Jerome F. Lederer (September 26, 1902 – February 6, 2004) was an American aviation-safety pioneer, known as "Mr. Aviation Safety."
He was born in New York City. He received a BSC in mechanical engineering with aeronautical options in 1924 and an M.E. in 1925 from New York University. In 1926, he was hired by the United States Postal Service to oversee its plane maintenance. Lederer helped reduce pilot fatality by devising film crash tests and redesigning the exhaust stacks and other systems. From 1929 to 1940, he served as chief engineer for aviation insurance underwriters. In 1940, he accepted an appointment as director of the Civil Aeronautics Board's Safety Bureau. He resigned in 1942 to become director of the Airlines War Training Institute. He trained 10,000 airmen and 35,000 mechanics for the Air Transport Command, and was a safety consultant to the 2nd Air Force.
In 1947, he organized the Flight Safety Foundation and was its director until 1967. The Foundation provides global exchange of information on aircraft accident prevention. In 1967, following the deaths of three astronauts at the Kennedy Space Center, NASA appointed him director of the Office of Manned Space Flight Safety for the Apollo Program. In 1970, he became director of safety for all of NASA.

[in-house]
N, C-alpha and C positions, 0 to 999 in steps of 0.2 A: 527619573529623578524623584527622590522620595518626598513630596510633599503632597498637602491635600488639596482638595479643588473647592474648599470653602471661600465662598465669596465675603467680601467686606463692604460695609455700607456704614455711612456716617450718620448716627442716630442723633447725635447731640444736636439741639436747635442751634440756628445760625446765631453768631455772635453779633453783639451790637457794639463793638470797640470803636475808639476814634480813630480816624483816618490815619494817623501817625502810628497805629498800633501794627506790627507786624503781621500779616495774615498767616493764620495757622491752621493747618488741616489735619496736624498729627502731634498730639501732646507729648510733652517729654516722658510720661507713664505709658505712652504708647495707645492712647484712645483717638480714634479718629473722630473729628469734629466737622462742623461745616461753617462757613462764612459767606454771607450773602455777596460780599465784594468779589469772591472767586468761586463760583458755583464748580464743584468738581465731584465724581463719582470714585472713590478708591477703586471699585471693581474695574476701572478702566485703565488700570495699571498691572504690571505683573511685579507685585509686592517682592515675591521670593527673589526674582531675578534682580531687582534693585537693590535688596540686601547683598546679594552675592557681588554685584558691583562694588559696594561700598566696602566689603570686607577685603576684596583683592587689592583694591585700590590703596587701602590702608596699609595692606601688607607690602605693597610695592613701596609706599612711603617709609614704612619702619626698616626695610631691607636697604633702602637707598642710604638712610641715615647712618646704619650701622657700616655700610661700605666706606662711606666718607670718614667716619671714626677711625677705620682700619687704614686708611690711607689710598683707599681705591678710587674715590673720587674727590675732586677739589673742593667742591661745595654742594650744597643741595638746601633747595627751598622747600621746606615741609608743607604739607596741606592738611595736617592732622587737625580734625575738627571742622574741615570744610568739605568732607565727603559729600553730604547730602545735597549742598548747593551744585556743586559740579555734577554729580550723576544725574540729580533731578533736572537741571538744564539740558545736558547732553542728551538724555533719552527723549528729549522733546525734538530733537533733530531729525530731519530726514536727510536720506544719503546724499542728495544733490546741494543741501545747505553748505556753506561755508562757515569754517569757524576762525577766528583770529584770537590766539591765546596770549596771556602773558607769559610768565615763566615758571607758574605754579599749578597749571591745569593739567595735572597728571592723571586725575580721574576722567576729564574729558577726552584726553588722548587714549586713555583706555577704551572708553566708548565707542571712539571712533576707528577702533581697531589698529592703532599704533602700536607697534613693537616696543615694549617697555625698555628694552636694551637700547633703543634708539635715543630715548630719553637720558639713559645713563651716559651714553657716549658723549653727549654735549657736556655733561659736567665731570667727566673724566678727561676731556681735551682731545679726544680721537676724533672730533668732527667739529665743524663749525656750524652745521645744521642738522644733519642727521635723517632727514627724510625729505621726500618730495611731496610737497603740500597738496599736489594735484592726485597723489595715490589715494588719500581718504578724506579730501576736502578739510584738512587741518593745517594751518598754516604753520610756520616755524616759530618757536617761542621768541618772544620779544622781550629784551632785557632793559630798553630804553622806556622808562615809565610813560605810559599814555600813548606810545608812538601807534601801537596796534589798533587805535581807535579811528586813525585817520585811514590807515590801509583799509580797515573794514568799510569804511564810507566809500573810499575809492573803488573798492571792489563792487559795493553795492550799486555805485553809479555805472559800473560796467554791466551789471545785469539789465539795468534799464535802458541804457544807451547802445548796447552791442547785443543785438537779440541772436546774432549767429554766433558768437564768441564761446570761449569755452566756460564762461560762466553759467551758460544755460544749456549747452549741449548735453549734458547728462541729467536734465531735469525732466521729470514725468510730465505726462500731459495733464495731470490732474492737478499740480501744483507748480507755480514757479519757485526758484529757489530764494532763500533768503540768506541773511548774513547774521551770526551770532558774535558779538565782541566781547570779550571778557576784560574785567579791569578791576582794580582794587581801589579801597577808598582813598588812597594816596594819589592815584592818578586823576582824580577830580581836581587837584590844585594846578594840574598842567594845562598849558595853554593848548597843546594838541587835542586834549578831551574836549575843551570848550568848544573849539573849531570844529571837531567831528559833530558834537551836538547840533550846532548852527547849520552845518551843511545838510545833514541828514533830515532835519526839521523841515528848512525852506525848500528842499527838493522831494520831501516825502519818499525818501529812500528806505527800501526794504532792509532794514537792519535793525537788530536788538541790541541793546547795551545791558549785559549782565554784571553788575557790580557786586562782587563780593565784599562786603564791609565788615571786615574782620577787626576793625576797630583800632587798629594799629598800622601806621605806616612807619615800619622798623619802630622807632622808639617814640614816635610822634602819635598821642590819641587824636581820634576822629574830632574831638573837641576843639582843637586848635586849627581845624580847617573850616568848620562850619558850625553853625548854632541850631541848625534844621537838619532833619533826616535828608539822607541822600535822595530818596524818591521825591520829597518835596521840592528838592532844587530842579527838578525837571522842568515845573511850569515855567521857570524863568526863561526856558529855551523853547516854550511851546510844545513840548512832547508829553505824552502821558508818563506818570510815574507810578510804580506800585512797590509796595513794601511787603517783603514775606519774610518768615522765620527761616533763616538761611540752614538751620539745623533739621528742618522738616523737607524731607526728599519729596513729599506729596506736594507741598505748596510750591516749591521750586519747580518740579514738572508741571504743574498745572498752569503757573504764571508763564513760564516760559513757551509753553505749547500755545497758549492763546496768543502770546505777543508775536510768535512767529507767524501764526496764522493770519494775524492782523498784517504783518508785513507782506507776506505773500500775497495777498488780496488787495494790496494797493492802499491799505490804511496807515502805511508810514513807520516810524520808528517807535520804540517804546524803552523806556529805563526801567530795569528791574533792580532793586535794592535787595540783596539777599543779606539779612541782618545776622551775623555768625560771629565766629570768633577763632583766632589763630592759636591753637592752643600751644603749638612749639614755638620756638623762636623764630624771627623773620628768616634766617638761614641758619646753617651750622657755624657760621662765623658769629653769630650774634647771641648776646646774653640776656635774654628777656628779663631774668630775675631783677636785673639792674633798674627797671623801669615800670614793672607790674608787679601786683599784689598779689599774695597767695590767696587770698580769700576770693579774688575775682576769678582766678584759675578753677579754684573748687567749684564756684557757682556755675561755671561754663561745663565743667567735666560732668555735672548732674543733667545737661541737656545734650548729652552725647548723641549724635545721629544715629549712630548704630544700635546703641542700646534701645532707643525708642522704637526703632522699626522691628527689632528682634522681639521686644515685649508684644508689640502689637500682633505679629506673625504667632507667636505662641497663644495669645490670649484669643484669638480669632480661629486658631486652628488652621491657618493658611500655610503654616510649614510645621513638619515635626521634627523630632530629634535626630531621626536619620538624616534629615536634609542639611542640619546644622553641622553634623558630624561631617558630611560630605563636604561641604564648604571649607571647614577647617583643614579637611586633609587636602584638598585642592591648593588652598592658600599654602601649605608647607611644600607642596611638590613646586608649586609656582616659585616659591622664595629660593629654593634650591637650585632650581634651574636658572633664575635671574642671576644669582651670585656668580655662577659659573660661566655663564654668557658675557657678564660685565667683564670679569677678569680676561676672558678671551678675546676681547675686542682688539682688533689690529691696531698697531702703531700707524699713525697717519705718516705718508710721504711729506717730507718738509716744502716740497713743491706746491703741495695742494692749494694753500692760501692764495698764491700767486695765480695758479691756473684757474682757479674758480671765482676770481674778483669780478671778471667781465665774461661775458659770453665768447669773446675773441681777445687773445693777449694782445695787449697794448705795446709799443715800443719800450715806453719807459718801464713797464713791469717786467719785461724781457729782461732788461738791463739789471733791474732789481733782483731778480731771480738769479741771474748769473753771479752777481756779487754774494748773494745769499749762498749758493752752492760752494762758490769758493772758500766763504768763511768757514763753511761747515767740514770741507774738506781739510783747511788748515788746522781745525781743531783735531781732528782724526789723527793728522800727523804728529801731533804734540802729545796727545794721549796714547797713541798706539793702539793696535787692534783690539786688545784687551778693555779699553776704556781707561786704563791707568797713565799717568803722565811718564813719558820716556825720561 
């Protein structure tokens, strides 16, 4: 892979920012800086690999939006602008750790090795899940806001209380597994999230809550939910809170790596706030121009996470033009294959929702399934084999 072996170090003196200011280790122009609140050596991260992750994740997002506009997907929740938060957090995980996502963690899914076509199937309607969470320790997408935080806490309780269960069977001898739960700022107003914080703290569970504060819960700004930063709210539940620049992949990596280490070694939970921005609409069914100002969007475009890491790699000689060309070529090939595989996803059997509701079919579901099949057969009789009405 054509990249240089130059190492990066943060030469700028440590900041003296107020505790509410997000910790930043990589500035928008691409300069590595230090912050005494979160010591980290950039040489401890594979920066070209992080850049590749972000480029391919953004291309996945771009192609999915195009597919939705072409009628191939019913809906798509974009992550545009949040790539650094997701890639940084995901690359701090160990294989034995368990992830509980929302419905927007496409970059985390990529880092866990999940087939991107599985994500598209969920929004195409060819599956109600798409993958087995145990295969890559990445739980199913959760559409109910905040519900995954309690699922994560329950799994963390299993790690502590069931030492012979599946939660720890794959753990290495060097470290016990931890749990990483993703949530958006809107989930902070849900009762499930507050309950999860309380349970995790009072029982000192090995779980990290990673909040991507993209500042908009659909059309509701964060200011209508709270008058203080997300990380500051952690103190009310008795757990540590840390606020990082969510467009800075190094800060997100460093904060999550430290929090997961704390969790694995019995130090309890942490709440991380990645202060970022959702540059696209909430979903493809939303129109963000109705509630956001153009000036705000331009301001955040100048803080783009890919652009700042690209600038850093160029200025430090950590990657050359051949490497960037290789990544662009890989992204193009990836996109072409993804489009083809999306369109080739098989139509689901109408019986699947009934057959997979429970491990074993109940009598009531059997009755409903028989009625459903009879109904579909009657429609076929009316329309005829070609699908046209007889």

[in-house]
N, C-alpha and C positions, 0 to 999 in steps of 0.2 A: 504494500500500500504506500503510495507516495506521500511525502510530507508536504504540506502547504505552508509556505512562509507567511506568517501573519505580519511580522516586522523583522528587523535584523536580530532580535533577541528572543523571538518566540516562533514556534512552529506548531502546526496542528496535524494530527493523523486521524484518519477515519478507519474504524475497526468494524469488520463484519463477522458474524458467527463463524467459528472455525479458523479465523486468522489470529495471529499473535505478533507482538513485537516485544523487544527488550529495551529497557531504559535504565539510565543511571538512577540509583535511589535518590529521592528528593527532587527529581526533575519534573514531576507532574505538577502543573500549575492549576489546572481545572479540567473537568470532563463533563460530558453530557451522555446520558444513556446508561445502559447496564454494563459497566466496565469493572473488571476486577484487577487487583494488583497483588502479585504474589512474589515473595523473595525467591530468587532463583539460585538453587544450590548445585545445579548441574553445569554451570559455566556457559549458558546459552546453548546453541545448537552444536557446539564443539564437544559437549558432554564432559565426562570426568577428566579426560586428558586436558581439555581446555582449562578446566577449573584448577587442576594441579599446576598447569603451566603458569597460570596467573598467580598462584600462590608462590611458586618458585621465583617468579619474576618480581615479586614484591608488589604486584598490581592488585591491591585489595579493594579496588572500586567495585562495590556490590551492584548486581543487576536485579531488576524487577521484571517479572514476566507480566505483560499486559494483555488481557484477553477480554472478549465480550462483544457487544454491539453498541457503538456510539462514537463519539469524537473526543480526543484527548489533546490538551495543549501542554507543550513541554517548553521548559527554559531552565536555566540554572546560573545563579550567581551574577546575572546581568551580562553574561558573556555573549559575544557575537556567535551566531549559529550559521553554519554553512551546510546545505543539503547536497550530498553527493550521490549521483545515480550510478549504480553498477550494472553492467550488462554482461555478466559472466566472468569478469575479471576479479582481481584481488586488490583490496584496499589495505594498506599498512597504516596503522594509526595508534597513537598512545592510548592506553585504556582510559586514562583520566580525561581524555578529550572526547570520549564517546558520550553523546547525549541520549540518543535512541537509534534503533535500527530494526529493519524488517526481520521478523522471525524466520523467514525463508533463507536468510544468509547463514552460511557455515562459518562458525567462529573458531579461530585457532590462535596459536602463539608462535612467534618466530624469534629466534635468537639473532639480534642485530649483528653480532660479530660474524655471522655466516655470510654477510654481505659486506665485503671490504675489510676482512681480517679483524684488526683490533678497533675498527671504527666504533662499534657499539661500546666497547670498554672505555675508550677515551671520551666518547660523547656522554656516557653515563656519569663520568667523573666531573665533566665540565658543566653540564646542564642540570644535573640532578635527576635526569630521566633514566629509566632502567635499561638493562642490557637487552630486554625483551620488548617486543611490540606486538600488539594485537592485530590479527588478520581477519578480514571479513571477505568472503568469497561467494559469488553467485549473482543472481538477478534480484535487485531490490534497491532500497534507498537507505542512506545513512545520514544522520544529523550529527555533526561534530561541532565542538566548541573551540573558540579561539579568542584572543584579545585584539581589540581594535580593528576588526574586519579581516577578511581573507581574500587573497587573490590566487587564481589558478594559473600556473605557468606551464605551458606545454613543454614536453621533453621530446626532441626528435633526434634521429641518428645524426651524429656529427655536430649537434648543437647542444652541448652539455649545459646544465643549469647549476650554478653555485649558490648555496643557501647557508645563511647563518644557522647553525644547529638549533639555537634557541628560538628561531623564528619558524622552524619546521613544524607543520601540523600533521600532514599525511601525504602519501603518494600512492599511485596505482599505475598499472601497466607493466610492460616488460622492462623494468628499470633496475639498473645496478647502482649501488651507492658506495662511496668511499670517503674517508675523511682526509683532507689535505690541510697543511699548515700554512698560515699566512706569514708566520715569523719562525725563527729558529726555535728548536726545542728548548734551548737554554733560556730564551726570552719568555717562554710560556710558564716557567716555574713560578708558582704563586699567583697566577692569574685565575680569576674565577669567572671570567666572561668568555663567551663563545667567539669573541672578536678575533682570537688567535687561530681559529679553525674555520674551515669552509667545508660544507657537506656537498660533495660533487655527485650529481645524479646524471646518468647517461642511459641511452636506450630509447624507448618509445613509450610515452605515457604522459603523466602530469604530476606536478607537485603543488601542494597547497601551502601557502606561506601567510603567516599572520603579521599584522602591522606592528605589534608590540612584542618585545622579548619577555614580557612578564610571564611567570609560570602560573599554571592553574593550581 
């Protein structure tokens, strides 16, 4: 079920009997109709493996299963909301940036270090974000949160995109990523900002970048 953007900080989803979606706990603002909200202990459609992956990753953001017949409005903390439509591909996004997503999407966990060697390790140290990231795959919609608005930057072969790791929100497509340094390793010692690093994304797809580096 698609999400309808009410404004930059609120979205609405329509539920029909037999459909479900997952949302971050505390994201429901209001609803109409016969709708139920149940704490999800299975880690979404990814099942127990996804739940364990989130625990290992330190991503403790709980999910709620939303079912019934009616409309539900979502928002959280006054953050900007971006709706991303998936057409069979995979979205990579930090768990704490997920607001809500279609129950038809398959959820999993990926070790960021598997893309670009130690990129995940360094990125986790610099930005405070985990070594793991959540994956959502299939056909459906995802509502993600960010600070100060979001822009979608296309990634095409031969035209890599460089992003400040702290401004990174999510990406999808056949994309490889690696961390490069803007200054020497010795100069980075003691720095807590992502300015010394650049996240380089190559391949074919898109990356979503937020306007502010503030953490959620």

In 1987, Lederer was the recipient of the Tony Jannus Award for his distinguished contributions to commercial aviation. He died of congestive heart failure in Laguna Hills, California, at the age of 101.
He inspected the Spirit of St. Louis before Charles Lindbergh's trans-Atlantic flight. "I did not have too much hope that he would make it," he admitted years later. "I just went out because I was a friend of his, and I wanted to see the airplane, to look the situation over."
The International Society of Air Safety Investigators yearly awards the Jerome F Lederer Award for "outstanding contributions to technical excellence in accident investigation."